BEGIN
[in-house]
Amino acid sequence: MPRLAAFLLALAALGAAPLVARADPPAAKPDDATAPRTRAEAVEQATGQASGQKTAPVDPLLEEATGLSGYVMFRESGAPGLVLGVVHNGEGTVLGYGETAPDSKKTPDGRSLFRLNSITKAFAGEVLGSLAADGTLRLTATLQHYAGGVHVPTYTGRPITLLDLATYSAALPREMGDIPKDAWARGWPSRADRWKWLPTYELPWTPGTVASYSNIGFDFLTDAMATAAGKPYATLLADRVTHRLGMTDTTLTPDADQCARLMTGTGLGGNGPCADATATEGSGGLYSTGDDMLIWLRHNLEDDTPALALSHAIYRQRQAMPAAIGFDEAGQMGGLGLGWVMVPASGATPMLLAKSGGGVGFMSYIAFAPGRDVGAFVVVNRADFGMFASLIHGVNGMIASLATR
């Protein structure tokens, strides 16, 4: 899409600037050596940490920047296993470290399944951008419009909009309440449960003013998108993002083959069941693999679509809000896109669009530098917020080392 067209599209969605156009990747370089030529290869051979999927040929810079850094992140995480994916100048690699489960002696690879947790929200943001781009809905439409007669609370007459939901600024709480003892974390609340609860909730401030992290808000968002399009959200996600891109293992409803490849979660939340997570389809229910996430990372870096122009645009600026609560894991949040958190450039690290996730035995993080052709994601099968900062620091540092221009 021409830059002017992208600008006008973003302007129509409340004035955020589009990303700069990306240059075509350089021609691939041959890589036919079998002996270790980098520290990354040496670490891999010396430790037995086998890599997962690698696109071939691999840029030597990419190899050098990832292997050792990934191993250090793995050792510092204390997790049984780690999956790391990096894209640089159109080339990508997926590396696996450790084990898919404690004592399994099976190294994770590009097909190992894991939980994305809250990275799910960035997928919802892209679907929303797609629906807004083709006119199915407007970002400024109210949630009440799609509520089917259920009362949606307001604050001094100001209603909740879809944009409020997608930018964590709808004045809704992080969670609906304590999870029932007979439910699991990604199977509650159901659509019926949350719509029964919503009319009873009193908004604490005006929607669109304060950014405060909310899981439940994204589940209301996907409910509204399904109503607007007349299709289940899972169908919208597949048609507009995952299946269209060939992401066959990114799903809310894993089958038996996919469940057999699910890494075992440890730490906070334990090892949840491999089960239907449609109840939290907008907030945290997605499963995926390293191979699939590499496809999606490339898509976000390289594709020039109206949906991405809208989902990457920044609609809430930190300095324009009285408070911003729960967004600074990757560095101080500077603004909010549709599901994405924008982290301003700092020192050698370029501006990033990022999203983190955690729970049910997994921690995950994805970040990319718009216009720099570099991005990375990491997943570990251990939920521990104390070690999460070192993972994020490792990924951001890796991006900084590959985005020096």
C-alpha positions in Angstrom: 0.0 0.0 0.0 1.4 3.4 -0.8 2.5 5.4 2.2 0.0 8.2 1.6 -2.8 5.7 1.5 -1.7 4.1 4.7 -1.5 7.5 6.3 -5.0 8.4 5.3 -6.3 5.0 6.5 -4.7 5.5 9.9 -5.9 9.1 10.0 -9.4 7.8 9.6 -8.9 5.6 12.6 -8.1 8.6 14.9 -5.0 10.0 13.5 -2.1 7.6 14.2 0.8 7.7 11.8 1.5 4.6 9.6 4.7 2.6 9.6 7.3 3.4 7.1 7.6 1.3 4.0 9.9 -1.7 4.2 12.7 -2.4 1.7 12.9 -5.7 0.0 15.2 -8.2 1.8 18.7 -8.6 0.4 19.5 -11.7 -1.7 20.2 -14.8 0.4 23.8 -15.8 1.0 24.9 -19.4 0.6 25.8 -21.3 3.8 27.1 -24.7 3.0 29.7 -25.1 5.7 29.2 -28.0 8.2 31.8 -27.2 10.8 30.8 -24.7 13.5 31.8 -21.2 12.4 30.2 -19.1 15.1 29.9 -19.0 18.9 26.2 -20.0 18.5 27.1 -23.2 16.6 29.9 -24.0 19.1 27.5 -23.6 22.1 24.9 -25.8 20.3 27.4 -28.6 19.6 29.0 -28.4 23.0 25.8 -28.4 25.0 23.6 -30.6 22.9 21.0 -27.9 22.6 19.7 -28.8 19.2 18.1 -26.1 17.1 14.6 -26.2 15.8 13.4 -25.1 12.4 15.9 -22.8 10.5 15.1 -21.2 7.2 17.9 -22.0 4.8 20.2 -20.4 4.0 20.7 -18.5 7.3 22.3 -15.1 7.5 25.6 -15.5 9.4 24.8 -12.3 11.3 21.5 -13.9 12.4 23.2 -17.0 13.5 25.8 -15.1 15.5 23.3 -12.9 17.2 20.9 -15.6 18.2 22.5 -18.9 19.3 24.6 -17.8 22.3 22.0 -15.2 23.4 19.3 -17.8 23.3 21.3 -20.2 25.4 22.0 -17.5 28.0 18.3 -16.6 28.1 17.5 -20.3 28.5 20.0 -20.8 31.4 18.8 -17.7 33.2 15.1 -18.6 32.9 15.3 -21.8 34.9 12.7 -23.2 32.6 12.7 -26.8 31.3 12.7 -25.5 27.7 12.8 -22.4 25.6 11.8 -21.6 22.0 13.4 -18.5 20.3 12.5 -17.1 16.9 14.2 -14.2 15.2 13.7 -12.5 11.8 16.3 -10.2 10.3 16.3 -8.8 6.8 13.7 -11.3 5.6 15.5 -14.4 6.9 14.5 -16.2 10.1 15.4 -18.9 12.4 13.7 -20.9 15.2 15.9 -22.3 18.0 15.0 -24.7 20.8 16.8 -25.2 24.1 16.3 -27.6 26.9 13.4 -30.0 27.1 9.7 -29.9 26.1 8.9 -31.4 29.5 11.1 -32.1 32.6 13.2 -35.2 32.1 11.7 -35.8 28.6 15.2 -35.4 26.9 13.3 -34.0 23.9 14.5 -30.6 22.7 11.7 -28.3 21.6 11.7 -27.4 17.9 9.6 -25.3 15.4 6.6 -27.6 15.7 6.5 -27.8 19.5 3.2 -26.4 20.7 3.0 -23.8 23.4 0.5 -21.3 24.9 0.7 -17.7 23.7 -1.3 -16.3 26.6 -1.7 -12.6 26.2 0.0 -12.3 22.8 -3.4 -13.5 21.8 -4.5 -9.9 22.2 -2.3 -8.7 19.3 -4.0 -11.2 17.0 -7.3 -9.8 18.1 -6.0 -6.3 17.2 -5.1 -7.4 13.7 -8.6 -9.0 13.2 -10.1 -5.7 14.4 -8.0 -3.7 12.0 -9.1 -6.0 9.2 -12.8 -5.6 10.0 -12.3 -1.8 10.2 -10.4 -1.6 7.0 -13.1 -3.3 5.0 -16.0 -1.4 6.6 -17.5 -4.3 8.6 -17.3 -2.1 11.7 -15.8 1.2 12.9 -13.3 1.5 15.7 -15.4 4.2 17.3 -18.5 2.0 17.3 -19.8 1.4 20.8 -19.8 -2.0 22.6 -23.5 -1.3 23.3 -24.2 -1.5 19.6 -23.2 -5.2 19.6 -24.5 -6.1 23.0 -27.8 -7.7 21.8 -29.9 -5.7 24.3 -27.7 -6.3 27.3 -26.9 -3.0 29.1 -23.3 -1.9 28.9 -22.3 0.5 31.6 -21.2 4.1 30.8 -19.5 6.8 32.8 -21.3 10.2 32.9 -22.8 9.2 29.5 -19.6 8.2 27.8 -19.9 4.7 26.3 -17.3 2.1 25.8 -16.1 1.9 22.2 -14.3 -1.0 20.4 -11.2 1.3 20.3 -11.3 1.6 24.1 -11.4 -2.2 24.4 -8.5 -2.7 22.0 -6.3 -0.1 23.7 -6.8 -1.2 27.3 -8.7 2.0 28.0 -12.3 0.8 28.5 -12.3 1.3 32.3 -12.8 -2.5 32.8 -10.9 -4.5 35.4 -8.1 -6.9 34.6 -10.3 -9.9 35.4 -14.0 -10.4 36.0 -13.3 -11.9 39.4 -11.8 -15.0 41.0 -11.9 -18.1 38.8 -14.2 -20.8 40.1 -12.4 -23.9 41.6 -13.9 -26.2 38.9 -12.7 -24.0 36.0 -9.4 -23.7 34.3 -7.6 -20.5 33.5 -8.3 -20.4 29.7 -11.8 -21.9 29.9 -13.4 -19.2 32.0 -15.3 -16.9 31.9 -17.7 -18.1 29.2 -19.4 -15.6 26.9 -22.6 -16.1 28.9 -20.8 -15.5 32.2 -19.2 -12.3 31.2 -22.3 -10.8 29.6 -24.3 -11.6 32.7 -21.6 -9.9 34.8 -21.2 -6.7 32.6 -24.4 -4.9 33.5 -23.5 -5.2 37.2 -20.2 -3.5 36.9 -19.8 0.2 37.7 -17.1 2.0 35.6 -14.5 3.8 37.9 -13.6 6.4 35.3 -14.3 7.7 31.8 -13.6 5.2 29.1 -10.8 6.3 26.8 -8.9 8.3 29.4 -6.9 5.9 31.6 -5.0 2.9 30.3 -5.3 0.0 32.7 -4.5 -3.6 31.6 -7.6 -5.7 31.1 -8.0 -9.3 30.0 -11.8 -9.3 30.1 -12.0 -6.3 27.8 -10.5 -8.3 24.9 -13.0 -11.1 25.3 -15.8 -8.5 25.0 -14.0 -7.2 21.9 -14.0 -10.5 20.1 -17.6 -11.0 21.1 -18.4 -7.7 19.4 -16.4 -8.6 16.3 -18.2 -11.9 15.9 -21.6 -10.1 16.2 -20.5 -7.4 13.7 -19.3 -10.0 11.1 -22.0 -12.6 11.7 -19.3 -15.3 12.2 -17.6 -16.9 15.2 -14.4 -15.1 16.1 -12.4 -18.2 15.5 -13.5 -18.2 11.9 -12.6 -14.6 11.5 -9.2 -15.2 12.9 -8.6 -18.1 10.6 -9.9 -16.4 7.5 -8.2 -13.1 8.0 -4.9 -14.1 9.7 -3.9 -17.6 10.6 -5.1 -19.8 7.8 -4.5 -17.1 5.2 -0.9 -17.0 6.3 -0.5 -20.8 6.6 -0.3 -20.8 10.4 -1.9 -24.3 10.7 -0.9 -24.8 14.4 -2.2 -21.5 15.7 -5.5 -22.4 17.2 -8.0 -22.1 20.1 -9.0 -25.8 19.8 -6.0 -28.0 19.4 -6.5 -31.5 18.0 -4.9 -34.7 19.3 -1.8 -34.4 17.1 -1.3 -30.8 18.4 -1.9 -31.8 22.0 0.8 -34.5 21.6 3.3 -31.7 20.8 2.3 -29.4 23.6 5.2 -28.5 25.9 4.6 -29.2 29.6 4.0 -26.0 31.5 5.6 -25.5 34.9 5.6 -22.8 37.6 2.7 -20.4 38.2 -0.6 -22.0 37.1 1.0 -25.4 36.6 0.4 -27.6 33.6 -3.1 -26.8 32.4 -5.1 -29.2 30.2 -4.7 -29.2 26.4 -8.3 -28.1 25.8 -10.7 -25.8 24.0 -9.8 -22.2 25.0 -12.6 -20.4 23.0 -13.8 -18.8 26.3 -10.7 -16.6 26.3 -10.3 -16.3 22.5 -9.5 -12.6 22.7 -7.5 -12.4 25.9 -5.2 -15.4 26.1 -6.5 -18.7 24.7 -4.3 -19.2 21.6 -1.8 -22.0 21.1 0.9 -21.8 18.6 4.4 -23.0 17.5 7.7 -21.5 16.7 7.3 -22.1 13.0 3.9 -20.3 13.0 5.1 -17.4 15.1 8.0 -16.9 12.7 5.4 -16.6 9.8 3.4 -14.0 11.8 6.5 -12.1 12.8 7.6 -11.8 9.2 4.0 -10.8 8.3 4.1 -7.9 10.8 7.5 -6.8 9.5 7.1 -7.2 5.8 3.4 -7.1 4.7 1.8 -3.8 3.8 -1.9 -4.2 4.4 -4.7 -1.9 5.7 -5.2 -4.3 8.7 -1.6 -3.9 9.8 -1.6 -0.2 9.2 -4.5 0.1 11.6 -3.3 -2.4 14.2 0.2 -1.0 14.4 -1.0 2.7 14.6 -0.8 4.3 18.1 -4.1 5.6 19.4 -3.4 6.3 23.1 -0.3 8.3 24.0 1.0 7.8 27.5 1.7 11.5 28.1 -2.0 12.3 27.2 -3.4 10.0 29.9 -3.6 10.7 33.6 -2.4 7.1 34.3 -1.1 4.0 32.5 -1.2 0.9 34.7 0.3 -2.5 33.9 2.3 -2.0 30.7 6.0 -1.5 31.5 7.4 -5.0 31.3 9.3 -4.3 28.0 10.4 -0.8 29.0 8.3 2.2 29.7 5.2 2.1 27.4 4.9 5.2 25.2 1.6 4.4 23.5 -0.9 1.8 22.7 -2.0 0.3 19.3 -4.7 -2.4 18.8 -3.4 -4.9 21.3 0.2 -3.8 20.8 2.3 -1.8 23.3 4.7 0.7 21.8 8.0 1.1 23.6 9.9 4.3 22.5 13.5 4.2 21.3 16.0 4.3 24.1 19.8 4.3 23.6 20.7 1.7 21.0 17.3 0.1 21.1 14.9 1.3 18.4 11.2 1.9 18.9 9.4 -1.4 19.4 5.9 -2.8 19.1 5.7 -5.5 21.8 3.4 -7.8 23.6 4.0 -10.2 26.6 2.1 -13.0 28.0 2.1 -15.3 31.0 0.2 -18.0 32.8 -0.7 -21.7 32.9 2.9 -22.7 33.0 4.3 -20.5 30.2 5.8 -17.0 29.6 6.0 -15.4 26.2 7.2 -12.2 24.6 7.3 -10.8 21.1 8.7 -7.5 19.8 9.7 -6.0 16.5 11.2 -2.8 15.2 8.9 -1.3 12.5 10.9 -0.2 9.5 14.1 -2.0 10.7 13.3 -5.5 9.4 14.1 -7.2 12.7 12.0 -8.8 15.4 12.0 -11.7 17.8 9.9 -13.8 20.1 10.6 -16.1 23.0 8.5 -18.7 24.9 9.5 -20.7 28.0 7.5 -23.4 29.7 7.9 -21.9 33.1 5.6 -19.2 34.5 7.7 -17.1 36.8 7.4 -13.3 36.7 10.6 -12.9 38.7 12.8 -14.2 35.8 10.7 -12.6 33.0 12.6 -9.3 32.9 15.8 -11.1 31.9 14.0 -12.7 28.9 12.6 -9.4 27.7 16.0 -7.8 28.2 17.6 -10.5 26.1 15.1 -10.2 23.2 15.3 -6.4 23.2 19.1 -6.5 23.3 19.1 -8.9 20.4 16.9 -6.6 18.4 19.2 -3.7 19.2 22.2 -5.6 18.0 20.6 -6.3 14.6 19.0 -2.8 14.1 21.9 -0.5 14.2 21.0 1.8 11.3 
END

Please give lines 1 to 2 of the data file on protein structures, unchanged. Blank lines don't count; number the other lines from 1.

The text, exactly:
[in-house]
Amino acid sequence: MPRLAAFLLALAALGAAPLVARADPPAAKPDDATAPRTRAEAVEQATGQASGQKTAPVDPLLEEATGLSGYVMFRESGAPGLVLGVVHNGEGTVLGYGETAPDSKKTPDGRSLFRLNSITKAFAGEVLGSLAADGTLRLTATLQHYAGGVHVPTYTGRPITLLDLATYSAALPREMGDIPKDAWARGWPSRADRWKWLPTYELPWTPGTVASYSNIGFDFLTDAMATAAGKPYATLLADRVTHRLGMTDTTLTPDADQCARLMTGTGLGGNGPCADATATEGSGGLYSTGDDMLIWLRHNLEDDTPALALSHAIYRQRQAMPAAIGFDEAGQMGGLGLGWVMVPASGATPMLLAKSGGGVGFMSYIAFAPGRDVGAFVVVNRADFGMFASLIHGVNGMIASLATR